Beattie and Stenhouse point out that the combination of interrelated ‘dominion theology’, ‘settler capitalism’, and the social momentum of the ideas of ‘development, progress, and improvement’ was a powerful brew that would ensure an uncompromising and ruthless exploitation of New Zealand’s natural resources. Perhaps this was fulfilled in the early 20th century when New Zealand became, effectively, a vast overseas British farm. But was New Zealand influenced by religious thinking or was it simply ‘building an acquisitive, materialistic society in which ‘the promise of profit provided sufficient moral warrant in an atmosphere where human self-interest determined morality and the natural physical order was not seen as deserving respect’?
Beattie and Stenhouse note that the Christian relationship to the natural world was ambiguous. Domination theology was no doubt a mainspring of settler environmental attitudes, many of which in retrospect appear ill-founded, but Christianity also encompassed a respect for God’s Creation which included a duty of care.
Science and religion, even after Darwin, were not played out as opposing forces. Natural theology, the idea that science was revealing the wonder of God’s design in creation was probably, in general terms, the prevailing belief, natures discovered laws being God’s laws of creation. Delight in nature, its beauty and its spiritual richness were often expressed in appreciative Christian terms, by being interpreted as God’s bountiful gift to humanity. It was often clergy who were the naturalists, plant collectors, and nature lovers. Science and religion were quite comfortable together in the nation’s schools, churches, parliament, scientific institutions and local government.
For these reasons Christian ethics were often mobilised in criticism of insensitive development that seemed to be damaging the environment, and summoned in support of conservationist programs and environmental stewardship – even the restoration of nature to its original God-given state of perfection, perhaps a form of religious Utopianism attempting to recreate the peace, harmony and abundance that existed in the Garden of Eden before the Fall. Some settlers even compared their new home as the Promised Land, flowing with milk and honey.
John Ruskin (1819-1900) was an influential writer of the mid 19th century who could count as a ‘romantic theist’ (though wavering in belief) extoling the connection between nature, art, and literature while encouraging the nature-based Pre-Raphaelites and the virtues of pristine nature, while castigating the depradations of industrial society.
Churches enjoyed harvest festivals, a relic of pagan festivals incorporated in the Christian calendar. Nature was enjoyed and respected by walkers, botanists and other naturalists. In the 1860s there was a fern craze, Pteridomania, following one in England; sermons praised nature and the wonders of the natural world as divine revelation as did the schools, who promoted the emulation of God’s care and compassion and treated environmental abuse as sinful, because it ignored God’s sacred trust. Arbour days (started in Nebraska in 1872) were used to instil a conservation ethic and an appreciation of the outdoors. Caring for animals in God’s creation was a strong theme in animal welfare which was battling cruelty, vivisection, and the trade in coloured feathers.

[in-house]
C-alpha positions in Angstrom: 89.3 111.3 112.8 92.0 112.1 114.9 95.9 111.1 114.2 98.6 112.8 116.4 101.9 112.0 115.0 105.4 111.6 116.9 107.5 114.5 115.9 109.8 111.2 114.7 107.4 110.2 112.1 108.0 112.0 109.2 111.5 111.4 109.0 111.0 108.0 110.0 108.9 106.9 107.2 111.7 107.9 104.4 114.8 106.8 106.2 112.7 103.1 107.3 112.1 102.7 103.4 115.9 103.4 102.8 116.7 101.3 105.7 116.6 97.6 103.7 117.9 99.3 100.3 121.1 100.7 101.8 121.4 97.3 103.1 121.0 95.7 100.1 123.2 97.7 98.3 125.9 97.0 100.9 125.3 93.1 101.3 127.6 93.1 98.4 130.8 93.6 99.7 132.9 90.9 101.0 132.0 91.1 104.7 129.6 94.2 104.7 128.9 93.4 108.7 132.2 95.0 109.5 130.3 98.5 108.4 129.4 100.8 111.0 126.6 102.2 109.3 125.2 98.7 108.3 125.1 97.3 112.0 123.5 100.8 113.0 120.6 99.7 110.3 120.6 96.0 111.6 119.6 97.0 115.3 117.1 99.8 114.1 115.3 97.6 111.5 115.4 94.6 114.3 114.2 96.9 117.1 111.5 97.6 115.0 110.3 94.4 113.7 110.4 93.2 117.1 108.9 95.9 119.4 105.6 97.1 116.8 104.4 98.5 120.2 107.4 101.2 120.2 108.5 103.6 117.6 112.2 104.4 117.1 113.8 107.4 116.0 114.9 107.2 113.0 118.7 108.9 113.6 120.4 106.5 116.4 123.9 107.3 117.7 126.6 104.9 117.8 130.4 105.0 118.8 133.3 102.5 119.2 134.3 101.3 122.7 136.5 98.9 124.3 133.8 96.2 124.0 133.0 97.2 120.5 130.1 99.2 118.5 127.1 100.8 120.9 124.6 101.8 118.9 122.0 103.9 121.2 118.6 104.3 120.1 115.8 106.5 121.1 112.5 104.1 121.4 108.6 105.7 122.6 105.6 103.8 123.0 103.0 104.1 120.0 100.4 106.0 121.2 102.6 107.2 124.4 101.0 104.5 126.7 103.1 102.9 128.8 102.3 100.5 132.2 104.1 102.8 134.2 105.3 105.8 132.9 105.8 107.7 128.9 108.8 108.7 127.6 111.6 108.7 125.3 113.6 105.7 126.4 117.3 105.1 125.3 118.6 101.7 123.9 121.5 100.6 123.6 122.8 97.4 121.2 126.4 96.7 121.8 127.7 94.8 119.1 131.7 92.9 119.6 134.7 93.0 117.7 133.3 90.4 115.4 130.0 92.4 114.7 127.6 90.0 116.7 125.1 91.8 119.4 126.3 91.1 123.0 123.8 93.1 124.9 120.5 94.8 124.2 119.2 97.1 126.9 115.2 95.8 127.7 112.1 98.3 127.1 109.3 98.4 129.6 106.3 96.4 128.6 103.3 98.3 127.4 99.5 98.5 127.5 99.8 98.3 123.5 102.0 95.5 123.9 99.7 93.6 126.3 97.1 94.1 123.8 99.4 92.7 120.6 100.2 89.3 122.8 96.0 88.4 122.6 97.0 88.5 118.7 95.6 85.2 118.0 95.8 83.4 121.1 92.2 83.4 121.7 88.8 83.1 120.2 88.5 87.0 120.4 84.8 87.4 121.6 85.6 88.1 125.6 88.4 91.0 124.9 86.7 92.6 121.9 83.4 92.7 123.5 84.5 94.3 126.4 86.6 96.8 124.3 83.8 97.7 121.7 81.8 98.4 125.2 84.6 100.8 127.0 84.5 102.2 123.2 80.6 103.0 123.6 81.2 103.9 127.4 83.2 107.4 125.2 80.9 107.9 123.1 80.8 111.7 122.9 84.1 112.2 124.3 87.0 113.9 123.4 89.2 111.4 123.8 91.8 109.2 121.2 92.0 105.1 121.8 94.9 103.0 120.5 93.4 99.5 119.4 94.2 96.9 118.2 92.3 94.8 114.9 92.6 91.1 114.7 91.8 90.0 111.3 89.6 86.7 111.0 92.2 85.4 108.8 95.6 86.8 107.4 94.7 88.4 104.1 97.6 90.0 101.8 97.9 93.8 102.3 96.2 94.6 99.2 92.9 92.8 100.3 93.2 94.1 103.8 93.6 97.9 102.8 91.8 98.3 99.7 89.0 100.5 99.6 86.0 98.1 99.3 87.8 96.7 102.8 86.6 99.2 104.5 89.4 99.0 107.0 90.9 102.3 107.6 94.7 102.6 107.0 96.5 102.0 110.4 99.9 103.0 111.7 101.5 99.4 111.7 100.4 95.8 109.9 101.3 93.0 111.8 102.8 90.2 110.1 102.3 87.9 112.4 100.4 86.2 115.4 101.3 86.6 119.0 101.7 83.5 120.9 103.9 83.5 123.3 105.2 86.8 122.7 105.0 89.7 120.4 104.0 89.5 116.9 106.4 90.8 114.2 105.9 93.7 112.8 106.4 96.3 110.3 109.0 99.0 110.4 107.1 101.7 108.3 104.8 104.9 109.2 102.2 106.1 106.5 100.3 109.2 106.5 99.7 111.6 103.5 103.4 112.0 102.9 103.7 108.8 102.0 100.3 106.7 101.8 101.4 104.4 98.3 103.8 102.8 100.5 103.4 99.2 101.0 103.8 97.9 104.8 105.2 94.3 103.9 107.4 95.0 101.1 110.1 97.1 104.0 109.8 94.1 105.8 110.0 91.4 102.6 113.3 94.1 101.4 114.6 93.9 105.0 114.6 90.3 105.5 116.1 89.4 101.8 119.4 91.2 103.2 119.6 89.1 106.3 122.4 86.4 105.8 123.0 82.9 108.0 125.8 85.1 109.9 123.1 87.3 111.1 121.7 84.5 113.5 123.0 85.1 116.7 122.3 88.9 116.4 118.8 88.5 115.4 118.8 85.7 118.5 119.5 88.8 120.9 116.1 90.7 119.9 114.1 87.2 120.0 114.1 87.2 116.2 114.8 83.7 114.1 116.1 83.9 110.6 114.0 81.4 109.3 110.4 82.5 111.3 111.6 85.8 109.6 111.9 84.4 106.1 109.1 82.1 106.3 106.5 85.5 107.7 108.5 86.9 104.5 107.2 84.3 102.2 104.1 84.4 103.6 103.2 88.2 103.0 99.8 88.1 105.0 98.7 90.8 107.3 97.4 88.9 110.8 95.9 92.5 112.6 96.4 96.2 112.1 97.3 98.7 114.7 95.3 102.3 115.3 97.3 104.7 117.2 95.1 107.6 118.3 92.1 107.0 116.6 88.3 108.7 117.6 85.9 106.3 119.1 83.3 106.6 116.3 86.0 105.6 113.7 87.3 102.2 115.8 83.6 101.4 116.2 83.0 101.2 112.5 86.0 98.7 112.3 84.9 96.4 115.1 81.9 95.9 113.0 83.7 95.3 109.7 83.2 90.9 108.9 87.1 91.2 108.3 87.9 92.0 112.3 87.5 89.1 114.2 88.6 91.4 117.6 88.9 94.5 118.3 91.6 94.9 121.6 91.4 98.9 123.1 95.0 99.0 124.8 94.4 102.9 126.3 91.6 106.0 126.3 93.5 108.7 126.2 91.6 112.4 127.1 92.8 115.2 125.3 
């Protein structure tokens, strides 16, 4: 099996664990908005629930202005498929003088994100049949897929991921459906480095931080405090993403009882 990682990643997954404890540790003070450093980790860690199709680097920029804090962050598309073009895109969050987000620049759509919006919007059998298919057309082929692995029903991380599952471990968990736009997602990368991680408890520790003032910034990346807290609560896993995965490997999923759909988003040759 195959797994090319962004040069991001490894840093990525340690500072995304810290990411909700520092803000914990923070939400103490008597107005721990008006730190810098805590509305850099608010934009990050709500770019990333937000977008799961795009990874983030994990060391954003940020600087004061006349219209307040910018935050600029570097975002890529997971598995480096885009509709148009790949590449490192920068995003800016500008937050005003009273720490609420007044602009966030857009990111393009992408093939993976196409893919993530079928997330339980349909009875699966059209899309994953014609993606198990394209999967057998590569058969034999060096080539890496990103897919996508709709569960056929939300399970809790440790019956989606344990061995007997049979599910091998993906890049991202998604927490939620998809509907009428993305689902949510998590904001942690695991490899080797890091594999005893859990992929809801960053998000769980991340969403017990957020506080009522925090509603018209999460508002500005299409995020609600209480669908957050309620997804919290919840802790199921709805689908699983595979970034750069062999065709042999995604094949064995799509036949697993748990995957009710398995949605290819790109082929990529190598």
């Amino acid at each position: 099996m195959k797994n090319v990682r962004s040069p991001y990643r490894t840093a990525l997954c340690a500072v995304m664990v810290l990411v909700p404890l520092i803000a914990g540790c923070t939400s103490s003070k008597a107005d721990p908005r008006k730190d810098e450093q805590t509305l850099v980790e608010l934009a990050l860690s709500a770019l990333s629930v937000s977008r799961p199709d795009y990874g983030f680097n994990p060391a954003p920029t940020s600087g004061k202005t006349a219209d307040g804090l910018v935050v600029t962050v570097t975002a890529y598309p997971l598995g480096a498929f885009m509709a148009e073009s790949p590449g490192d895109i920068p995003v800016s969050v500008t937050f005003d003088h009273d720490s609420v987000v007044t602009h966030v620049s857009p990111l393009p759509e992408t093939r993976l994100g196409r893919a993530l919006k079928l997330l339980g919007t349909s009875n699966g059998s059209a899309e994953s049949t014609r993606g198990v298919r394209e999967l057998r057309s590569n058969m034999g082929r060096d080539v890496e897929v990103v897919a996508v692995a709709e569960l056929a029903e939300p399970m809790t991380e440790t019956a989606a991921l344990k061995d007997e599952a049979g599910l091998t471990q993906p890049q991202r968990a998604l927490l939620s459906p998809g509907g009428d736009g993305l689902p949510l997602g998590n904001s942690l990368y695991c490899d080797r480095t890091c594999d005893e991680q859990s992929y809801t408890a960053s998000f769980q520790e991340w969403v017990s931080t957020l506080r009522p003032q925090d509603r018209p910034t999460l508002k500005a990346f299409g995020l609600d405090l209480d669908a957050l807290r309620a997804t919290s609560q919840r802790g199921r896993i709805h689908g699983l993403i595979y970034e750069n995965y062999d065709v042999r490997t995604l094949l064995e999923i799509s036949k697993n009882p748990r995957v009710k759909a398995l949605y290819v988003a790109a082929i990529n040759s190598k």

Beattie and Stenhouse regard W. Travers (1819-1903) as a typical New Zealand example of the mix of values and beliefs that existed in New Zealand’s 19th century. Travers was a practising lawyer and one-time member of the House of Representatives who was interested in exploration and acclimatisation. He collected plants which he sent to Joseph Hooker at Kew – he was ‘an enlightened Protestant … [who] … believed in science and religion, progress and piety, colonisation and conservation’. He deplored the displacing of indigenous species by new exotic introductions while admiring the way that the farmland of the ’vigorous races of Europe’ was replacing the ‘rough clearing and hut of the savage’.
Scotsman Herbert (W.H.) Guthrie-Smith (1862-1940), one of New Zealand’s greatest environmental writers was a farmer who spent decades developing his sheep run Tutira at Hawke’s Bay on the North Island and renowned for the many times reprinted Tutira: the story of a New Zealand sheep station first published in 1921. He was a reformed Calvinist who believed in God’s ultimate power, but his Presbyterian faith also allowed belief in Darwin’s theory of evolution; he regarded humans as part of the natural world (not standing above it with God’s permission to do whatever he liked) and in later life he questioned whether what he had done in his youth was for the better, and praised the ideal of an earthly paradise.